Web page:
There is a hut; the ferry-men live in it. One of them comes out and announces that it is impossible to work the ferry as a storm has come up. The river, they said, was wide, and the wind was strong. And so I had to stay the night at the hut.... I remember the night. The snoring of the ferry-men and my driver, the roar of the wind, the patter of the rain, the mutterings of the Irtysh.... Before going to sleep I wrote a letter to Marya Vladimirovna; I was reminded of the Bozharovsky pool.

In the morning they were unwilling to ferry me across: there was a high wind. We had to row across in the boat. I am rowed across the river, while the rain comes lashing down, the wind blows, my luggage is drenched and my felt boots, which had been dried overnight in the oven, become jelly again. Oh, the darling leather coat! If I did not catch cold I owe it entirely to that. When I come back you must reward it with an anointing of tallow or castor-oil. On the bank I sat for a whole hour on my portmanteau waiting for horses to come from the village. I remember it was very slippery clambering up the bank. In the village I warmed myself and had some tea. Some exiles came to beg for alms. Every family makes forty pounds of wheaten flour into bread for them every day. It's a kind of forced tribute.

The exiles take the bread and sell it for drink at the tavern. One exile, a tattered, closely shaven old man, whose eyes had been knocked out in the tavern by his fellow-exiles, hearing that there was a traveller in the room and taking me for a merchant, began singing and repeating the prayers. He recited the prayer for health and for the rest of the soul, and sang the Easter hymn, "Let the Lord arise," and "With thy Saints, O Lord"—goodness knows what he didn't sing! Then he began telling lies, saying that he was a Moscow merchant. I noticed how this drunken creature despised the peasants upon whom he was living.

On the 11th I drove with posting horses. I read the books of complaints at the posting station in my boredom.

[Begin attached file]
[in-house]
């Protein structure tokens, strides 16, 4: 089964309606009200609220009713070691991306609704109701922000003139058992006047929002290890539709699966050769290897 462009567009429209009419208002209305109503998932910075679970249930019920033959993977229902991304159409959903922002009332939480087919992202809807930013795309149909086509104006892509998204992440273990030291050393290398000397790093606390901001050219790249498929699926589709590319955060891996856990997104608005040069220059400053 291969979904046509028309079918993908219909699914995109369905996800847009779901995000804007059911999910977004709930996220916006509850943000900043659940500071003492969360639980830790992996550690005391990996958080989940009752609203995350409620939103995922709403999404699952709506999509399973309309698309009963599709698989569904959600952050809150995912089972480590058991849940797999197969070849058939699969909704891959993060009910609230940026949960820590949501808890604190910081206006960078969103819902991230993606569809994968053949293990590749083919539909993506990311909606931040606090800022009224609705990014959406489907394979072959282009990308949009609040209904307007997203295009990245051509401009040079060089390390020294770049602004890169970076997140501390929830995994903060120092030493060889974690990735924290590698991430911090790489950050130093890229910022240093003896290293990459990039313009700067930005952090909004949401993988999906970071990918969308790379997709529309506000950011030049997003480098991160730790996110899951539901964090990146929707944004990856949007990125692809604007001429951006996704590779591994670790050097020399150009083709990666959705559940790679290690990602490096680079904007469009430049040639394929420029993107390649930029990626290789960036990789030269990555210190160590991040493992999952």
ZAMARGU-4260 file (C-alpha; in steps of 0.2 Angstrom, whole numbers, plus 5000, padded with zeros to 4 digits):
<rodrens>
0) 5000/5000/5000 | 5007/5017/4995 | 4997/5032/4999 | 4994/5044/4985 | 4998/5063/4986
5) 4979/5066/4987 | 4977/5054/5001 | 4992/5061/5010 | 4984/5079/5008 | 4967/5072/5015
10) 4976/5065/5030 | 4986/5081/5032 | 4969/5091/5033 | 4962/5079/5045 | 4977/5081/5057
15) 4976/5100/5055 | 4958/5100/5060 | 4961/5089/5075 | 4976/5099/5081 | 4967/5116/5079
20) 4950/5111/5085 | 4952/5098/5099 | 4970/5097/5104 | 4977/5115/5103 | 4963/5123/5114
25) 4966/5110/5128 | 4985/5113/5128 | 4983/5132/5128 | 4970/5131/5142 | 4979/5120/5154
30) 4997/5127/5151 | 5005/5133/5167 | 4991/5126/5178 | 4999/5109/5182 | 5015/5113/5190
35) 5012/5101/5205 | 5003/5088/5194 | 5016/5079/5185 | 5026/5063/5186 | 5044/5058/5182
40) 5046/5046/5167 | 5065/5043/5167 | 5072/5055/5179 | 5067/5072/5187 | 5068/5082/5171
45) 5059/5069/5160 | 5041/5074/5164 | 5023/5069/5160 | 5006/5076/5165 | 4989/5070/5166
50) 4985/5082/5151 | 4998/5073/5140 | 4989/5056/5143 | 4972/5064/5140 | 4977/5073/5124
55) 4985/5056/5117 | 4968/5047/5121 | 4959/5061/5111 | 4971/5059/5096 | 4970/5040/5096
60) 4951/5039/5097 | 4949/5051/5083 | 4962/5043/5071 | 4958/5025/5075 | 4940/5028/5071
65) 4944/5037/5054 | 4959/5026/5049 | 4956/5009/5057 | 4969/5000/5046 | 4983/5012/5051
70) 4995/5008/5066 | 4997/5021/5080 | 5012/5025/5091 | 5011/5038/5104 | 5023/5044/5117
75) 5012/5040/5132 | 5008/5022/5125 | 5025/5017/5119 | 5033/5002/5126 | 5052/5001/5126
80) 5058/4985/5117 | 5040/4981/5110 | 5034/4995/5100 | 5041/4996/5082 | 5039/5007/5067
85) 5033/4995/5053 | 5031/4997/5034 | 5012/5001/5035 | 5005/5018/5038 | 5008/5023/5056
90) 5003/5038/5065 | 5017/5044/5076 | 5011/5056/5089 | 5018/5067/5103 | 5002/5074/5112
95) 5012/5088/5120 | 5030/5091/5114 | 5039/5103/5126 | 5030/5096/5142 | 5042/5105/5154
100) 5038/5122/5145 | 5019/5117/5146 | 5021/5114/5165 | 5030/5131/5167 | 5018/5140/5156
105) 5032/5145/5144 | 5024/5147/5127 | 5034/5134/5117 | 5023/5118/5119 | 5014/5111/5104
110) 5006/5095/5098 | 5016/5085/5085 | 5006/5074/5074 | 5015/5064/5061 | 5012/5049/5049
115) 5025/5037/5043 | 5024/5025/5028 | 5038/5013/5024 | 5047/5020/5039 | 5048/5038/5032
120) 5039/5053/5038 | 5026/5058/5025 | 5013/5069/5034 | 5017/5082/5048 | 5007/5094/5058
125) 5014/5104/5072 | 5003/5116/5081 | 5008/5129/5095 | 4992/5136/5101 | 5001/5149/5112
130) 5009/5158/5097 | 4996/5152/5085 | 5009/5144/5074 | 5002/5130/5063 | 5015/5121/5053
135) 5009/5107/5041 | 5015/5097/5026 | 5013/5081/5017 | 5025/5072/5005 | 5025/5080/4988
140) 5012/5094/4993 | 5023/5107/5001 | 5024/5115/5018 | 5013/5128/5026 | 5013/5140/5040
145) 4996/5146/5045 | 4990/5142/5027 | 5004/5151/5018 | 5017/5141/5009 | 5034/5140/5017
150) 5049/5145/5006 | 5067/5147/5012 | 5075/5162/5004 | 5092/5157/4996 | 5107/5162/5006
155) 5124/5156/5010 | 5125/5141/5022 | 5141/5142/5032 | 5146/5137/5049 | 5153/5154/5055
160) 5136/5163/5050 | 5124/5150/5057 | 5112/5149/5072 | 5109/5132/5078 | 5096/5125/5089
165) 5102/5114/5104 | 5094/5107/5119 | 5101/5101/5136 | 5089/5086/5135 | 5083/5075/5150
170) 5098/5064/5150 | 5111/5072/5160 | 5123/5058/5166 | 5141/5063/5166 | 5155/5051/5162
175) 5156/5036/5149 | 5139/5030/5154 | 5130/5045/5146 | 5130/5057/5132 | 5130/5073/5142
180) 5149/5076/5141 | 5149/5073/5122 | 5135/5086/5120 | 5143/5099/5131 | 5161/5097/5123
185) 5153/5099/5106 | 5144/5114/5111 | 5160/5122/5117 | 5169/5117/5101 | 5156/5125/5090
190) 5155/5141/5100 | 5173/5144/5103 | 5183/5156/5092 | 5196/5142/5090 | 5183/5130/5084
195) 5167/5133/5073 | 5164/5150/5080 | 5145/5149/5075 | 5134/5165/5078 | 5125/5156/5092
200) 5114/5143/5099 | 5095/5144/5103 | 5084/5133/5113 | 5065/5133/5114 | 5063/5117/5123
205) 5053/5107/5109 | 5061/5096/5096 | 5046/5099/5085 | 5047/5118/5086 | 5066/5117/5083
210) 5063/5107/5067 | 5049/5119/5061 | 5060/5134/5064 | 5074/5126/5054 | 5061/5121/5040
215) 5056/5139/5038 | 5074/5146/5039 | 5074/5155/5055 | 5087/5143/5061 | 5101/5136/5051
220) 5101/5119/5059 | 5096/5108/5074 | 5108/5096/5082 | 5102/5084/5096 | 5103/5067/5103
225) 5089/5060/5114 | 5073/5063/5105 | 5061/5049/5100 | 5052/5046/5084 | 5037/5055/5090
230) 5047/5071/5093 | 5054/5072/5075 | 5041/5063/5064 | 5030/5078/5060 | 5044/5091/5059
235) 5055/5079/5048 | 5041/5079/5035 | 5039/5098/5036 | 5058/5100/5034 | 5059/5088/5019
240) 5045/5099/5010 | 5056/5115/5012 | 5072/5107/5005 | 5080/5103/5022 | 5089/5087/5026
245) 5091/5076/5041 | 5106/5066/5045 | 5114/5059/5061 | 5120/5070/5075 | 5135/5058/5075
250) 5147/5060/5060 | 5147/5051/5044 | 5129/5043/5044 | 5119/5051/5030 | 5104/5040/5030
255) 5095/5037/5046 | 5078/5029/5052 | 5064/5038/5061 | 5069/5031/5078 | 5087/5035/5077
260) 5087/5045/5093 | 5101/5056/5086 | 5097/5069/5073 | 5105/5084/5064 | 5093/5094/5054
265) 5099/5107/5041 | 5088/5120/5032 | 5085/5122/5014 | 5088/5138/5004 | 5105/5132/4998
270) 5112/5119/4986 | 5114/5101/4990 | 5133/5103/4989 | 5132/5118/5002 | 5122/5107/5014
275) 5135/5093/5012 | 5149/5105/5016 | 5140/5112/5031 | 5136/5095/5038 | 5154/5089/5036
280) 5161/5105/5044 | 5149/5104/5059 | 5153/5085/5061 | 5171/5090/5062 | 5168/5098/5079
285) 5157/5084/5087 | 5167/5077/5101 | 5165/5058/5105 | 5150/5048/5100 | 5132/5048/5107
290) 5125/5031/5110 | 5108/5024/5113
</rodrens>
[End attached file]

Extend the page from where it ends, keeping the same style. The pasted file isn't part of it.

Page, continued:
... On the 12th of May they would not give me horses, saying that I could not drive, because the River Ob had overflowed its banks and flooded all the meadows. They advised me to turn off the track as far as Krasny Yar; then go by boat twelve versts to Dubrovin, and at Dubrovin you can get posting horses.... I drove with private horses as far as Krasny Yar. I arrive in the morning; I am told there is a boat, but that I must wait a little as the grandfather had sent the workman to row the president's secretary to Dubrovin in it. Very well, we will wait.... An hour passes, a second, a third.... Midday arrives, then evening.... Allah kerim, what a lot of tea I drank, what a lot of bread I ate, what a lot of thoughts I thought! And what a lot I slept! Night came on and still no boat.... Early morning came.... At last at nine o'clock the workmen returned.... Thank heaven, we are afloat at last! And how pleasant it is! The air is still, the oarsmen are good, the islands are beautiful.... The floods caught men and cattle unawares and I see peasant women rowing in boats to the islands to milk the cows. And the cows are lean and dejected. There is absolutely no grass for them, owing to the cold. I was rowed twelve versts. At the station of Dubrovin I had tea, and for tea they gave me, can you imagine! waffles.... I suppose the woman of the house was an exile or the wife of an exile. At the next station an old clerk, a Pole, to whom I gave some antipyrin for his headache, complained of his poverty, and said Count Sapyega, a Pole who was a gentleman-in-waiting at the Austrian Court, and who assisted his fellow-countrymen, had lately arrived there on his way to Siberia, "He stayed near the station," said the clerk, "and I didn't know it! Holy Mother! He would have helped me! I wrote to him at Vienna, but I got no answer, ..." and so on. Why am I not a Sapyega? I would send this poor fellow to his own country.